Transformation and civil rights NGO Reclaim the City (RTC) will not take local government’s decision, to go ahead with the private sale of the Tafelberg Remedial School site, lying down.
In a meeting held in Sea Point, the local leadership of the organisation met with members to discuss and plan their response to the city’s controversial move.
The organisation has declared that their fight will take place on two fronts.
RTC Chairperson, Sheila Madikane, explained that a picket protest will take place Monday, from 04:30am until 05:00pm, in front of the Tafelberg site with members urged to come in full force. Additionally, she states the battle will spill into the courts as RTC lawyers prepare to explore all legal avenues, including arguments which could test the unconstitutionality of provincial government’s actions.
“As I stand here I am facing eviction, but I don’t care because as long as they are evicting us, they are making us stronger”, says Madikane before a tried and emotional group of supporters. “It is a long walk to reclaiming the city of Cape Town”.
Provincial government took the decision to sell the Tafelberg site to a private entity, the Phyllis Jowell Day school, for 135 million rand despite contestation from RTC who argued the site would provide thousands of people with ease of access to their places of employment within Sea Point and the CBD.
The government has reasoned that other sites will be utilised for the creation of affordable social housing.
The provincial department for Housing and Human Settlement explained after the Tafelberg announcement was made on Wednesday, the focus for social housing within the city and surrounds would fall on the Helen Bowden nurses home in the Somerset Hospital precinct - near the V & A waterfront - and on the old Woodstock Hospital.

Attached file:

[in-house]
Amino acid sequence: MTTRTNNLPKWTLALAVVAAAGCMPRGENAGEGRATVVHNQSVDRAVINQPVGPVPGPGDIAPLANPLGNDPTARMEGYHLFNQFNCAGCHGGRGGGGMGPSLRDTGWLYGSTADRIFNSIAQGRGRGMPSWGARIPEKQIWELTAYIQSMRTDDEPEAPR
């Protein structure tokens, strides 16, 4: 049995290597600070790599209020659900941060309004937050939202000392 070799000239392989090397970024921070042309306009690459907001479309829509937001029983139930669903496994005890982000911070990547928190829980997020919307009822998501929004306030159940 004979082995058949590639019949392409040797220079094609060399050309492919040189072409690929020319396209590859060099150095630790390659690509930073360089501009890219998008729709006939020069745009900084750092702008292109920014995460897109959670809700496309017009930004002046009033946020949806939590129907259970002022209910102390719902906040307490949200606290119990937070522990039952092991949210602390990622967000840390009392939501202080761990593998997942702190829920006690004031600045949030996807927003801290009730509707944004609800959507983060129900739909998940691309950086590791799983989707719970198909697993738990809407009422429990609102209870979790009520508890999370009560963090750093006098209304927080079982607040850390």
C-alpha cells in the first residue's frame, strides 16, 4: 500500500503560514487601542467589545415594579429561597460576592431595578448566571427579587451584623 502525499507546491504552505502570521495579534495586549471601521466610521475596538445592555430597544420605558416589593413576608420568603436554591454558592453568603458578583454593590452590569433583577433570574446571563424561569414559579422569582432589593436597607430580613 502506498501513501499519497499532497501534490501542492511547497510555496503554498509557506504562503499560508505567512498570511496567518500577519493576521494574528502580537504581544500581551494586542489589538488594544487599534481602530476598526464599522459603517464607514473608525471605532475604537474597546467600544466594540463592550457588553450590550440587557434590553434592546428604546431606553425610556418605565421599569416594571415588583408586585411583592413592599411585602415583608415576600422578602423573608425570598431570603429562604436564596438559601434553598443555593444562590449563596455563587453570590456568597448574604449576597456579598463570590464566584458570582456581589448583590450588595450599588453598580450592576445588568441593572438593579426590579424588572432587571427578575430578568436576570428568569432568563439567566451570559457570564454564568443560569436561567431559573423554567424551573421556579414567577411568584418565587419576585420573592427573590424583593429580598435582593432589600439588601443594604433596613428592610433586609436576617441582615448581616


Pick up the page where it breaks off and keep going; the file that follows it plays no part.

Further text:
Yet, RTC says these statements are “superficial and far from any real commitment”.
According to the organisation, the city will place these locations on the market, in the same way as Tafelberg was, with one difference; a clause that provides for a portion of the land to be utilised for social housing.
“But they are not telling us how many units will be made available”, says Madikane. “For Tafelberg, when a clause was being proposed, they said that 250 units would be made available, but that is not nearly enough”.
The organisation expressed they had become disillusioned in the government since their last demonstration was held in the middle of Long Street to protest the fact that no public participation had been requested or promoted on the matter.
Media spokesperson for the Sea Point chapter of the organisation, Elizabeth Gqoboka explains that the Long Street protest carried on for three days. “A lot of members jeopardised their income to fight for this cause”, she says. “People were protesting, sleeping and even fasting in Long Street...but everything fell on deaf ears”.
Gqoboka urged that all local employers release their employees on Monday to allow them to come and take part on the frontlines.
“If you, as an employer cannot come, please at least release your employee…make Monday a Reclaim the City public holiday”, says Gqoboka.